Stinker’s Fishin’: Protect the Blue Groper

Champion local fisher Paul Lennon with a magnificent blue groper. The fish was immediately released back into the water.

MUCH has been written lately on the Eastern Blue Groper, which has been the NSW emblem since 1996.

Attention has been drawn to the fish by photographs of a spearfishermen who speared a blue groper in Sydney.

Spearing groper has been outlawed since 1969. Recreational fishers have been permitted to take a limit of two groper since 1974.

The timid and inquisitive fish, which can live up to 70 years, has a population range from Hervey Bay in Queensland to Wilsons Promontory in Victoria. Locally, the shallow reefs and islands off Port Stephens are perfect habitat for the groper which thrive in excellent numbers from Birubi south to Broughton Island.

The life cycle of the fascinating fish commences with all juveniles being female with a brown to greenish brown colouring.

Into adulthood, females become reddish to reddish brown.

I have seen females that are strikingly red.

Later in their lifecycle some females change sex and develop into blue groper, which are all male and are recognisable by their deep navy to cobalt blue colour.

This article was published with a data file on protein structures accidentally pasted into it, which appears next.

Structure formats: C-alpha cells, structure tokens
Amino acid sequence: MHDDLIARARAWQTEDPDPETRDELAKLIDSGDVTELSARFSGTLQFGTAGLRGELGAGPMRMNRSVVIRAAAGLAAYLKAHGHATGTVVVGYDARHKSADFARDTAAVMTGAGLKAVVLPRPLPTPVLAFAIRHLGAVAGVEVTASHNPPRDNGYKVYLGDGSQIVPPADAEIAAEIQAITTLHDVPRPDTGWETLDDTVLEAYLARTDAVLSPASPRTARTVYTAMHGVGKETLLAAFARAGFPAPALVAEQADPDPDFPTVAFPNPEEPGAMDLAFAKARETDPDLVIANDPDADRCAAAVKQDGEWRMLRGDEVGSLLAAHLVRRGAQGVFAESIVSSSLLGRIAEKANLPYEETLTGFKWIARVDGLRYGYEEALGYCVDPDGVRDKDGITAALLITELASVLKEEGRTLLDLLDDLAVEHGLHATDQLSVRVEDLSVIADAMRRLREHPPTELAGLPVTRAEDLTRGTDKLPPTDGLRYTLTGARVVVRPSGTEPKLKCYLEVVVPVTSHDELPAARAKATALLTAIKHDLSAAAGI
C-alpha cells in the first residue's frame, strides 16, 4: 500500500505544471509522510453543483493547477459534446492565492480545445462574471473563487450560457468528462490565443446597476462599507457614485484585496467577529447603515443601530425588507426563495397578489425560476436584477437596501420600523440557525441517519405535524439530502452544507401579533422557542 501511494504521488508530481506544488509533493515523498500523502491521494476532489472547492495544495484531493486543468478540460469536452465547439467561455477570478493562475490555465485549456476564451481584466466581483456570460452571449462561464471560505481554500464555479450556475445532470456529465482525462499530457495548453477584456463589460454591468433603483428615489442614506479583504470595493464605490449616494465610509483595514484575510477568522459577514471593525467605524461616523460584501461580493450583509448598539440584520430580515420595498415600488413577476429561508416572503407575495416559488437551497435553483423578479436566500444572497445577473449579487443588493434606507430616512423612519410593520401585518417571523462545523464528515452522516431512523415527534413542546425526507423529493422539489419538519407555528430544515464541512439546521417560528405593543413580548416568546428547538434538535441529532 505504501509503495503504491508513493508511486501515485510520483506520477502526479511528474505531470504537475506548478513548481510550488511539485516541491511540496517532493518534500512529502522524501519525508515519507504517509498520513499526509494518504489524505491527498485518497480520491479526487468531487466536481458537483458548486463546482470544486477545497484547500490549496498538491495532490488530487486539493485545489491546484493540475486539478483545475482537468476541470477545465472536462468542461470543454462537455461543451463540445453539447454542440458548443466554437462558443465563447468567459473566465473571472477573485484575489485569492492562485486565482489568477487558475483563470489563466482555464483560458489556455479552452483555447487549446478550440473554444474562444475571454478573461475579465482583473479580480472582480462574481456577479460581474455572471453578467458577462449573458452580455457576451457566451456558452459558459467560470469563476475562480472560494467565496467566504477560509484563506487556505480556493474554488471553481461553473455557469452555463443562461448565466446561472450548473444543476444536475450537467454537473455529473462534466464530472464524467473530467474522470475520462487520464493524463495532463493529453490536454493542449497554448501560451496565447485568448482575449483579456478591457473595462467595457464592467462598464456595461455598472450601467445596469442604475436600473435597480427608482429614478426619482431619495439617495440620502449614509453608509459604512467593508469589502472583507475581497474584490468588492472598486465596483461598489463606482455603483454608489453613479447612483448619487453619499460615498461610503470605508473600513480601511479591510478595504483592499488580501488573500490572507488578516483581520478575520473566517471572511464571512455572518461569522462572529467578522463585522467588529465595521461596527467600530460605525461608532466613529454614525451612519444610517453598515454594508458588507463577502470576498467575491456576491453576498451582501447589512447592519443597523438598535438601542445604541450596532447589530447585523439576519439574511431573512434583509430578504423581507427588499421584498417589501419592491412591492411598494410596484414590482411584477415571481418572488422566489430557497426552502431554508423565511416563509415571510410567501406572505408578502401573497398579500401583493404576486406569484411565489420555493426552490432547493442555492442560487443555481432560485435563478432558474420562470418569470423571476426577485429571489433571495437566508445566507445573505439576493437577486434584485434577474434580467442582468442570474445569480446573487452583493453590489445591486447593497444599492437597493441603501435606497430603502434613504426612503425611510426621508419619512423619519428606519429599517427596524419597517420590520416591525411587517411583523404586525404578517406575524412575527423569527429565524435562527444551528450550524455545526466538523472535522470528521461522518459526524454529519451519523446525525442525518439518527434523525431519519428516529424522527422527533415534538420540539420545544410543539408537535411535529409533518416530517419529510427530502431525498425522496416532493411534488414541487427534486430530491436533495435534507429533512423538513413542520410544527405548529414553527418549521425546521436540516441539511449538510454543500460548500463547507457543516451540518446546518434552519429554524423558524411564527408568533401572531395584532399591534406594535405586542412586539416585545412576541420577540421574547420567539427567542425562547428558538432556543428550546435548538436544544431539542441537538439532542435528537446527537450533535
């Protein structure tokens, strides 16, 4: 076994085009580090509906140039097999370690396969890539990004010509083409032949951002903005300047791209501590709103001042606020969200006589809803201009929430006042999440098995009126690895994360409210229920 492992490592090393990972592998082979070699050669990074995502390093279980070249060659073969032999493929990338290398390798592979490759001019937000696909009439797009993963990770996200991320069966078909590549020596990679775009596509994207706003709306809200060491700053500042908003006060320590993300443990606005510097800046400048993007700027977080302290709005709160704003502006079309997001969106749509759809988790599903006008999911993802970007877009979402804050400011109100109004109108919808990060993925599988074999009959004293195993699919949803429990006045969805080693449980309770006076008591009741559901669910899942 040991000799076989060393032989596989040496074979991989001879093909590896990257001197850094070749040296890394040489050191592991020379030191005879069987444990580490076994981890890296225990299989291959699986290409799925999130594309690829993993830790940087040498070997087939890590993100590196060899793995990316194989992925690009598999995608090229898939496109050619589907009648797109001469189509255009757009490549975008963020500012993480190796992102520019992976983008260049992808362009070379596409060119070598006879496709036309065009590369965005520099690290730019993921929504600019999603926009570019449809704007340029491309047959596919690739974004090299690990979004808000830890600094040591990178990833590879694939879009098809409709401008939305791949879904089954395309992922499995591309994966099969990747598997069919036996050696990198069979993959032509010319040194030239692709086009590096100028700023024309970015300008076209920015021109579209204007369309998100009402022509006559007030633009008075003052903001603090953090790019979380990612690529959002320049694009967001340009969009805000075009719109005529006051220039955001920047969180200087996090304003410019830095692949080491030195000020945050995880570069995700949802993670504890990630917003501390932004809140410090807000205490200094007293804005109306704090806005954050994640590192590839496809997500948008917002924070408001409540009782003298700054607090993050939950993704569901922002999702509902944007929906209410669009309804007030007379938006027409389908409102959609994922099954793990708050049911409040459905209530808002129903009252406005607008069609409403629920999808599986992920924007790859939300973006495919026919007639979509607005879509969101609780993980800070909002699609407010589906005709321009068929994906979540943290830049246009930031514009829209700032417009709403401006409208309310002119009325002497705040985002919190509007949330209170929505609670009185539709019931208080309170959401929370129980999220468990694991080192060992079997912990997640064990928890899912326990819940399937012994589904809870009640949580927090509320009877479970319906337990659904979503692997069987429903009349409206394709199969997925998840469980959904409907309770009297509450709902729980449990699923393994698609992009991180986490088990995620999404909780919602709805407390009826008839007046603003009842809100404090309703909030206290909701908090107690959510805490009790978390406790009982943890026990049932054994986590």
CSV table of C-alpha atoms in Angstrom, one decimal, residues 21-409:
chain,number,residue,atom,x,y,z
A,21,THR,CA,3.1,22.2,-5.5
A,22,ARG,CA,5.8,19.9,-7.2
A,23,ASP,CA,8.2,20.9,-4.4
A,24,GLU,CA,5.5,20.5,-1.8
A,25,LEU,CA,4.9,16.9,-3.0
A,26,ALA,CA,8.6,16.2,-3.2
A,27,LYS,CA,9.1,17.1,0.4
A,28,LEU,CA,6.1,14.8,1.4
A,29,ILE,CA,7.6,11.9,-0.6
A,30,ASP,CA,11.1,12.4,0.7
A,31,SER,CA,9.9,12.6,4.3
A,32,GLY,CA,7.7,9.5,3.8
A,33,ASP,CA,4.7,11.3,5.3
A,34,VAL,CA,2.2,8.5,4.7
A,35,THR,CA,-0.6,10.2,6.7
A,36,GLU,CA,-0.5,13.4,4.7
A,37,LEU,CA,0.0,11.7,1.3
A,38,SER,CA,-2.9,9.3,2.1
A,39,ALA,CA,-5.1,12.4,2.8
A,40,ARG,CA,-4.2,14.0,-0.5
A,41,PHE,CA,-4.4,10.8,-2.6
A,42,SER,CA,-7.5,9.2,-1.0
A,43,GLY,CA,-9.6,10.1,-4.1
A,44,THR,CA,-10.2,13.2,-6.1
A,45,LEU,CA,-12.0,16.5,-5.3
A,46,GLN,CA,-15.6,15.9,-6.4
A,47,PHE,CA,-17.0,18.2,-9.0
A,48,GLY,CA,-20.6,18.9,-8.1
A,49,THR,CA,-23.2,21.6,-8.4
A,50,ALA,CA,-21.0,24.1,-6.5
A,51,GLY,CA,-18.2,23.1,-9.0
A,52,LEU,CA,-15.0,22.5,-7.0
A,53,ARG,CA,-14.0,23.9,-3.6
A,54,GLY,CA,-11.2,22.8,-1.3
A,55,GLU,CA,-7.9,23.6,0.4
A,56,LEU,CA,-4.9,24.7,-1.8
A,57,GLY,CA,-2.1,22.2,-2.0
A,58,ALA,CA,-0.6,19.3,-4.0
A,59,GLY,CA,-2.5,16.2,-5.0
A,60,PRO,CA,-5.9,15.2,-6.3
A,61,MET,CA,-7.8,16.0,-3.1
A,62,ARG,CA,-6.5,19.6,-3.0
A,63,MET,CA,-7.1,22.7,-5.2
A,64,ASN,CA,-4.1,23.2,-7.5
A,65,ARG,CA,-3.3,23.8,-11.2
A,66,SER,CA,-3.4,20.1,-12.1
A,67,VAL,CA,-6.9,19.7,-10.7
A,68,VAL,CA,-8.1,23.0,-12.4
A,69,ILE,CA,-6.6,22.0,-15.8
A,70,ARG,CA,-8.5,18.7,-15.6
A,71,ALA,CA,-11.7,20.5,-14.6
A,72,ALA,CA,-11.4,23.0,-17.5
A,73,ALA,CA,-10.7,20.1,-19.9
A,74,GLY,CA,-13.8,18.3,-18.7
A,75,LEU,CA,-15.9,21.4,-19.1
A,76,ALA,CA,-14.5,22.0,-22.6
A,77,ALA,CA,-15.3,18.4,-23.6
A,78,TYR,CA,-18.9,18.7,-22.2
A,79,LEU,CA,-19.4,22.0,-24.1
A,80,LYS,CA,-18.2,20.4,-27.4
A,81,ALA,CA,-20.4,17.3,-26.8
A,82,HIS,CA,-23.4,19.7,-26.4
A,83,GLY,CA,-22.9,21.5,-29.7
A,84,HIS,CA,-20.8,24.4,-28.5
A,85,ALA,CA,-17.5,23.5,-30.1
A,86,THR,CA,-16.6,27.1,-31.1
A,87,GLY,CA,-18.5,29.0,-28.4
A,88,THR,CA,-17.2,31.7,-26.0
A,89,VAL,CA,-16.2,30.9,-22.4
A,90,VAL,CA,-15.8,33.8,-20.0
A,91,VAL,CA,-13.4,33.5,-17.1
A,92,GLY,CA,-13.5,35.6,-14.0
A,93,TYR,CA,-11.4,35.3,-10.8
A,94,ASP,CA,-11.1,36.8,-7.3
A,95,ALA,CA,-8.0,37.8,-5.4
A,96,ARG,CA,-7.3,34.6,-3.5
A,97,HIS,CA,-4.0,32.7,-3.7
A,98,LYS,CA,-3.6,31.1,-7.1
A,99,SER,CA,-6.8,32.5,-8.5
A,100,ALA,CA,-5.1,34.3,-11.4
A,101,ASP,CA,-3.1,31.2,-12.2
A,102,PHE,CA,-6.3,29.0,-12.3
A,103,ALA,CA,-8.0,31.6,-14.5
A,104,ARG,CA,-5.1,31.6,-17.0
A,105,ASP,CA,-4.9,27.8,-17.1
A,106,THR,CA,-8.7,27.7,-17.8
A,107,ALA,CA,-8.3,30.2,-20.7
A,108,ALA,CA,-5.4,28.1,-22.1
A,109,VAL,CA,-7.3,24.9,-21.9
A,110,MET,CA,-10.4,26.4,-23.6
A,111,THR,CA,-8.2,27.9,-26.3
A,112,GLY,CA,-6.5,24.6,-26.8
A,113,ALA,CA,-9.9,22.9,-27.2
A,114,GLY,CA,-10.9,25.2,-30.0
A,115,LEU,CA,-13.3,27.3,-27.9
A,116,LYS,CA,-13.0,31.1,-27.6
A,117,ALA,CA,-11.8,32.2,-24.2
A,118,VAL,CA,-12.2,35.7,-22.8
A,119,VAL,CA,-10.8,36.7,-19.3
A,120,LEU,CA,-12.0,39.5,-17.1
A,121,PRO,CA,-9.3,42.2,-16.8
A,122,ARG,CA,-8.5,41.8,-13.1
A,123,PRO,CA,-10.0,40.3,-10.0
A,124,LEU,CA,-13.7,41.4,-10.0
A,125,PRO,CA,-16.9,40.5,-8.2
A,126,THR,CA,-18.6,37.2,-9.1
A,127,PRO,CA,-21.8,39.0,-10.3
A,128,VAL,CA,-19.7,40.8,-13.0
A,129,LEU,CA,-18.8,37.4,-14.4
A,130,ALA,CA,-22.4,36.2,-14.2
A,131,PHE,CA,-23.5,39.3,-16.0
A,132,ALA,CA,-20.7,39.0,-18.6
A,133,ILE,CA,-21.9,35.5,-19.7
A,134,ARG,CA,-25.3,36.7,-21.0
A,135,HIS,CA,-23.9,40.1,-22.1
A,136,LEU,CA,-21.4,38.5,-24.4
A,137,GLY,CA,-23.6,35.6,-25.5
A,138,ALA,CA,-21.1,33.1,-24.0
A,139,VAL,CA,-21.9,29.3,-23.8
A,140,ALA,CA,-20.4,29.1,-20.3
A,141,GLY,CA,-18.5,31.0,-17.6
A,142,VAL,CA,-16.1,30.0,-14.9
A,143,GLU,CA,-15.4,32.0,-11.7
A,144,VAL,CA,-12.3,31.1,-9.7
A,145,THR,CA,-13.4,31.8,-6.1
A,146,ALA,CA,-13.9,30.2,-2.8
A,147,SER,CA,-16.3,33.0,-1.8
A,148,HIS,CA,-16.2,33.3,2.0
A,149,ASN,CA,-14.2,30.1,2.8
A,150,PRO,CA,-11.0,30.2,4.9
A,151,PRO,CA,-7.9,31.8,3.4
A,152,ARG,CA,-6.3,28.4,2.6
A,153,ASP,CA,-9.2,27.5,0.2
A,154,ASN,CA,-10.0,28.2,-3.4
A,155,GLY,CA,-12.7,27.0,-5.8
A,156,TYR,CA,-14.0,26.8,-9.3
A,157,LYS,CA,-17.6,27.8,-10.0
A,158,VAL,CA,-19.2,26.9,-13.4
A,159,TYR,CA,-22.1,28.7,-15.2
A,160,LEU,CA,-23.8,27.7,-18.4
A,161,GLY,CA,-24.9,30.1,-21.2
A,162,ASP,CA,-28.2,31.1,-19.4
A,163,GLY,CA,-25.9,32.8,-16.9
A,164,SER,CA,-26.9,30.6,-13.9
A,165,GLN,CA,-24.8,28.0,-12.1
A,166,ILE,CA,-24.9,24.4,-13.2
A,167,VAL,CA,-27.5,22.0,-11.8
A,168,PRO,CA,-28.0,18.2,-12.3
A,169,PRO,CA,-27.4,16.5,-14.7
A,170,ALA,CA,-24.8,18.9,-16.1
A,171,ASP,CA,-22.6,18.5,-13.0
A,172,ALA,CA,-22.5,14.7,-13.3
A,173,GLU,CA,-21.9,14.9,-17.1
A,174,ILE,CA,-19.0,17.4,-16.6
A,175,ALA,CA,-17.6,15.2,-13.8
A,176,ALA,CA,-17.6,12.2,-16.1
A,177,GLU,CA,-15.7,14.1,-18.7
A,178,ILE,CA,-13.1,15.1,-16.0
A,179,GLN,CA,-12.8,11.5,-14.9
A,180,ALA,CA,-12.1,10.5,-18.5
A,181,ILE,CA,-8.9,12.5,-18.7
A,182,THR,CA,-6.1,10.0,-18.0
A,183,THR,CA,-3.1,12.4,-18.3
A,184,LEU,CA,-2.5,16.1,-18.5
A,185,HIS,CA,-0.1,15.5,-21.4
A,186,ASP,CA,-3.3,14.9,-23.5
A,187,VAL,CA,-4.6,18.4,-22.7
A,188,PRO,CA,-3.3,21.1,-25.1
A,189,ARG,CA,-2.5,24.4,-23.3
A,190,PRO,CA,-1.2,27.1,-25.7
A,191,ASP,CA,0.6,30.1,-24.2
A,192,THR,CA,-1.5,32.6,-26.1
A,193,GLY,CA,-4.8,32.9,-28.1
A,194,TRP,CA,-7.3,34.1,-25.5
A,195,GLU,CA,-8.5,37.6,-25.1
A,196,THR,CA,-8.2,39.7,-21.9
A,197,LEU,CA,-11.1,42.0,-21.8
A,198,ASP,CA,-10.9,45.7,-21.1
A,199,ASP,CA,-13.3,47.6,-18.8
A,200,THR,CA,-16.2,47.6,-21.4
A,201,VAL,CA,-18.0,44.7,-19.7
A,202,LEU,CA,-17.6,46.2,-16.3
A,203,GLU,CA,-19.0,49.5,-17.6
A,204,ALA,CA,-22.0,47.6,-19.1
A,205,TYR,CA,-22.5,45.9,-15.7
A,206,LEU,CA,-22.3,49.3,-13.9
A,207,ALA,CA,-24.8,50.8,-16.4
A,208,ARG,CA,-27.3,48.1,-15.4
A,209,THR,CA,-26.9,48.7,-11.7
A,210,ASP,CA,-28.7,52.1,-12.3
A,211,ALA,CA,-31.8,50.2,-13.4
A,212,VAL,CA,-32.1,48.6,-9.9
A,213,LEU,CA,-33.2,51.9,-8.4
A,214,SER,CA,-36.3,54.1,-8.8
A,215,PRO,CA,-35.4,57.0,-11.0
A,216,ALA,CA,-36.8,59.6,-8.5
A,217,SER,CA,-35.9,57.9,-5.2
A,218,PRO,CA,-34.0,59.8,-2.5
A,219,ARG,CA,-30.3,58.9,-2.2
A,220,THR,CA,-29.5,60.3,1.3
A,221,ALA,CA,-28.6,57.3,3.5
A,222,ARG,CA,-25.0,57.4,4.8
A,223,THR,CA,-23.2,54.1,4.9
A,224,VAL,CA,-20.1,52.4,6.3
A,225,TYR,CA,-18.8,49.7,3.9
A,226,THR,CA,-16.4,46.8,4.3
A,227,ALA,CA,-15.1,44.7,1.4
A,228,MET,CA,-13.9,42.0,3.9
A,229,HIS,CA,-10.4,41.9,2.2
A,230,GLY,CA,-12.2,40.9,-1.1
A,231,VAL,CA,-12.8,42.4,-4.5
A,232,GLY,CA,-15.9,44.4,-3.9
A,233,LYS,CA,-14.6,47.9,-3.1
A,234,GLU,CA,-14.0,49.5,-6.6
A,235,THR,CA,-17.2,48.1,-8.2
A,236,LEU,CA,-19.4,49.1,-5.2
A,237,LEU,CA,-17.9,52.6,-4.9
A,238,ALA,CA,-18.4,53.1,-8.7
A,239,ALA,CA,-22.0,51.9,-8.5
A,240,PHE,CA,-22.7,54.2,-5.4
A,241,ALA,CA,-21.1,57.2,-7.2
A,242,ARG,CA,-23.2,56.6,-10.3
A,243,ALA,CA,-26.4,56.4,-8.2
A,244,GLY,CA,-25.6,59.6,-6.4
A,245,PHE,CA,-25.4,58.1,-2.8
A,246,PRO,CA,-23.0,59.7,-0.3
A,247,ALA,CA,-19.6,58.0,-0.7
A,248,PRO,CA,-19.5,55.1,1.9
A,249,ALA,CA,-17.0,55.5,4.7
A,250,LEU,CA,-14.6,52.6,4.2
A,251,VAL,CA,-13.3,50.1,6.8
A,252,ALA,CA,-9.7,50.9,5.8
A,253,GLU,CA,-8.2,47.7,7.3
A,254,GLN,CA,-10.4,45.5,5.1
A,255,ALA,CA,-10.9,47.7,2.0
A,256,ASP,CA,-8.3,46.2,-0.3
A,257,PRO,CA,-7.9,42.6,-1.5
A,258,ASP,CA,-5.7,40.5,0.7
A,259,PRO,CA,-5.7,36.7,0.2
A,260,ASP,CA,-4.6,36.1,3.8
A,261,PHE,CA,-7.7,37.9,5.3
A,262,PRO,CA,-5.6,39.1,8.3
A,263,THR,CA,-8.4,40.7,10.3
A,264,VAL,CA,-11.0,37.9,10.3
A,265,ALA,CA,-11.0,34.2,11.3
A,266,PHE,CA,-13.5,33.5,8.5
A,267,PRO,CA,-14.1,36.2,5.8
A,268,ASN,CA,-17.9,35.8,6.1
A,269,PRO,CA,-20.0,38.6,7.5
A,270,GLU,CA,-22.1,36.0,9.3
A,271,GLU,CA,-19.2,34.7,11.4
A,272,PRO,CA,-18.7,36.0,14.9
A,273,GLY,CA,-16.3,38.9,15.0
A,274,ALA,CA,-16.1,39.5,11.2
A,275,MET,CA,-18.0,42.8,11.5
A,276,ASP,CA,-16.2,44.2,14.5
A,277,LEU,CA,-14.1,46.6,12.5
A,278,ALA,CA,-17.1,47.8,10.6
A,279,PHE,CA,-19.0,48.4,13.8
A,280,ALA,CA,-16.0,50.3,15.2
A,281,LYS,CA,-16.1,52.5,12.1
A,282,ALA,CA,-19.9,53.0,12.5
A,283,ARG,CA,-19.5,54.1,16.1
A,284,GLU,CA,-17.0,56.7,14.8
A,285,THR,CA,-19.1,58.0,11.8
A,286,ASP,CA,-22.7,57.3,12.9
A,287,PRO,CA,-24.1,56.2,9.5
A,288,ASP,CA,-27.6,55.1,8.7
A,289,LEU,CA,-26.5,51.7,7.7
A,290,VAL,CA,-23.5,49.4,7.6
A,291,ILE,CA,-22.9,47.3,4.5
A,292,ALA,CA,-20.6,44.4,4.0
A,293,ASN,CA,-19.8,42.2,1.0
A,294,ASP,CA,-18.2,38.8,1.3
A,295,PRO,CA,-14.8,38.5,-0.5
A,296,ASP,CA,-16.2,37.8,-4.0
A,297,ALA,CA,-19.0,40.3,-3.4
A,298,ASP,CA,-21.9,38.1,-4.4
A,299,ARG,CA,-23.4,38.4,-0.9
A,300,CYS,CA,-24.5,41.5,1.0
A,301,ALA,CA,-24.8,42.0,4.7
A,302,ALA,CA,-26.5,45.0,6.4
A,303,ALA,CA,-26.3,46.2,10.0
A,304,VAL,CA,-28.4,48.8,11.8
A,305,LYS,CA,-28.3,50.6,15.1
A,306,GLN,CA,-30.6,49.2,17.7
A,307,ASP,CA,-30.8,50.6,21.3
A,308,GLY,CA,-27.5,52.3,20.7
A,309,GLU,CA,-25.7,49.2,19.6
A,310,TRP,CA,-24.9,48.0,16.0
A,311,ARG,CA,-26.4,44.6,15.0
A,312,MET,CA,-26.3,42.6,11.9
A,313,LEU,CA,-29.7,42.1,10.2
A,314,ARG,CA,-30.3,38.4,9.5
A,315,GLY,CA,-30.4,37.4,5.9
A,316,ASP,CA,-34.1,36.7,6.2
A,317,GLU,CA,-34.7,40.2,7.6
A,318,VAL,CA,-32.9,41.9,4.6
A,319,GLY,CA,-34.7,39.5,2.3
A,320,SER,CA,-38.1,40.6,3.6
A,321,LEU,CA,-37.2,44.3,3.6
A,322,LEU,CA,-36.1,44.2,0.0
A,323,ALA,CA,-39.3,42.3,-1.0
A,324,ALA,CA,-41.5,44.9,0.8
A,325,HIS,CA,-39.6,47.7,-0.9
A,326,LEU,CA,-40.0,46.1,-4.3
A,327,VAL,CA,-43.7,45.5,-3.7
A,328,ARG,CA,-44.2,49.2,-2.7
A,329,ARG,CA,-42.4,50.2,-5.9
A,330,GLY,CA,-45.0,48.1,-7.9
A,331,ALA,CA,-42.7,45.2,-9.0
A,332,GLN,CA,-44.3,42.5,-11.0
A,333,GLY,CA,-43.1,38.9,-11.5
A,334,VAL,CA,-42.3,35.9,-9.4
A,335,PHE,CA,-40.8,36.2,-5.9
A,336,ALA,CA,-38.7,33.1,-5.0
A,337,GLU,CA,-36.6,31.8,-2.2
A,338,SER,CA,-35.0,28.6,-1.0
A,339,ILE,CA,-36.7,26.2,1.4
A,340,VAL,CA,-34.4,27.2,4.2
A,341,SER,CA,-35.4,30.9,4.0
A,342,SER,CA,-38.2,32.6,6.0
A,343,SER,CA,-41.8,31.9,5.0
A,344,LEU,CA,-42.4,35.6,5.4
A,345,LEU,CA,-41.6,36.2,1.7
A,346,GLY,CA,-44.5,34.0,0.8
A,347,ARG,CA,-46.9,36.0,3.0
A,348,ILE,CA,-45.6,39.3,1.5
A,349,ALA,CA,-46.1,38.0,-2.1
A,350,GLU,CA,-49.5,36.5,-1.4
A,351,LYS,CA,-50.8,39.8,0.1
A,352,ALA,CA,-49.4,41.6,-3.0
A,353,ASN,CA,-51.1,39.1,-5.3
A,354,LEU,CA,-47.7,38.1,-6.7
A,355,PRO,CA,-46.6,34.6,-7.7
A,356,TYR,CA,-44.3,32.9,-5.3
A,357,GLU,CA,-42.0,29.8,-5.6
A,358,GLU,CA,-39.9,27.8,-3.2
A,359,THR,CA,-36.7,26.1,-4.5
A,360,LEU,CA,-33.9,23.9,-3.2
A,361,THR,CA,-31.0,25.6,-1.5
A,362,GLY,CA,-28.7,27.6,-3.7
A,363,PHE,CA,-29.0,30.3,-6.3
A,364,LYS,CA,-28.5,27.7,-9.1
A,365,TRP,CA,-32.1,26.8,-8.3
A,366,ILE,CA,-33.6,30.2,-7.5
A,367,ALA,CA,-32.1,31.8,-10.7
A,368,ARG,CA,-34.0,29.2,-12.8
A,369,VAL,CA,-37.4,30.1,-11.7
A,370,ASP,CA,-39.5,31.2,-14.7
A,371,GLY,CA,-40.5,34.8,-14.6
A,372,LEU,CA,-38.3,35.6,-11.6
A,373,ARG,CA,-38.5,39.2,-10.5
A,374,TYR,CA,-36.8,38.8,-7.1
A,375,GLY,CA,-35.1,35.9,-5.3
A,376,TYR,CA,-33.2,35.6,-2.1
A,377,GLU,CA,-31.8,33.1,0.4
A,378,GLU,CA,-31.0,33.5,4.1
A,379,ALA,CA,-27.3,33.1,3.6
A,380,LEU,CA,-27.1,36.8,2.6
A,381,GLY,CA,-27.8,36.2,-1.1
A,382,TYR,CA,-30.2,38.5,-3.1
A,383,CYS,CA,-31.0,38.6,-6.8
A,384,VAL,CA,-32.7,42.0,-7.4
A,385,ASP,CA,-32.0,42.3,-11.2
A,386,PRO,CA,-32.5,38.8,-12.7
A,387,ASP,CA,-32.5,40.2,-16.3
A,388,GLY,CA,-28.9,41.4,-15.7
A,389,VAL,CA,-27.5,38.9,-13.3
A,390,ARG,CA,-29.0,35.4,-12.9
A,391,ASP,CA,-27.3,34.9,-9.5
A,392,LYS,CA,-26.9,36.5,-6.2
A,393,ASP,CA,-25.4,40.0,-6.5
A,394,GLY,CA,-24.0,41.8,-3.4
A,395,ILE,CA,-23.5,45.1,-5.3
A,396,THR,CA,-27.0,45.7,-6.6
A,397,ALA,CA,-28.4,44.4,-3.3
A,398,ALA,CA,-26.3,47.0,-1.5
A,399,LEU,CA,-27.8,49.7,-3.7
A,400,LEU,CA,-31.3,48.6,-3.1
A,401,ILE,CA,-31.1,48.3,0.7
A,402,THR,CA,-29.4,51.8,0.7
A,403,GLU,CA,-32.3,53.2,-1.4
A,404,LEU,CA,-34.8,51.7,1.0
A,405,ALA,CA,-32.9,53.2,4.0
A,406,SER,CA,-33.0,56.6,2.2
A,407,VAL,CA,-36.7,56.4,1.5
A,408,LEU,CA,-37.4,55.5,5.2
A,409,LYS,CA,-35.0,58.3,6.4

It is suggested that if a blue groper is taken from an area a dominant female will change sex to replace it.

Interesting to learn that barramundi also change sex, with all large fish being female.

I’m sure that NSW Fisheries have heard the public outcry and will consider changing blue groper regulations in the future.

Could I suggest that a similar ruling apply to groper as does to flathead – that being an upper size limit. In the case of dusky flathead, it is illegal to take a fish over 70 cm.

By John ‘Stinker’ CLARKE

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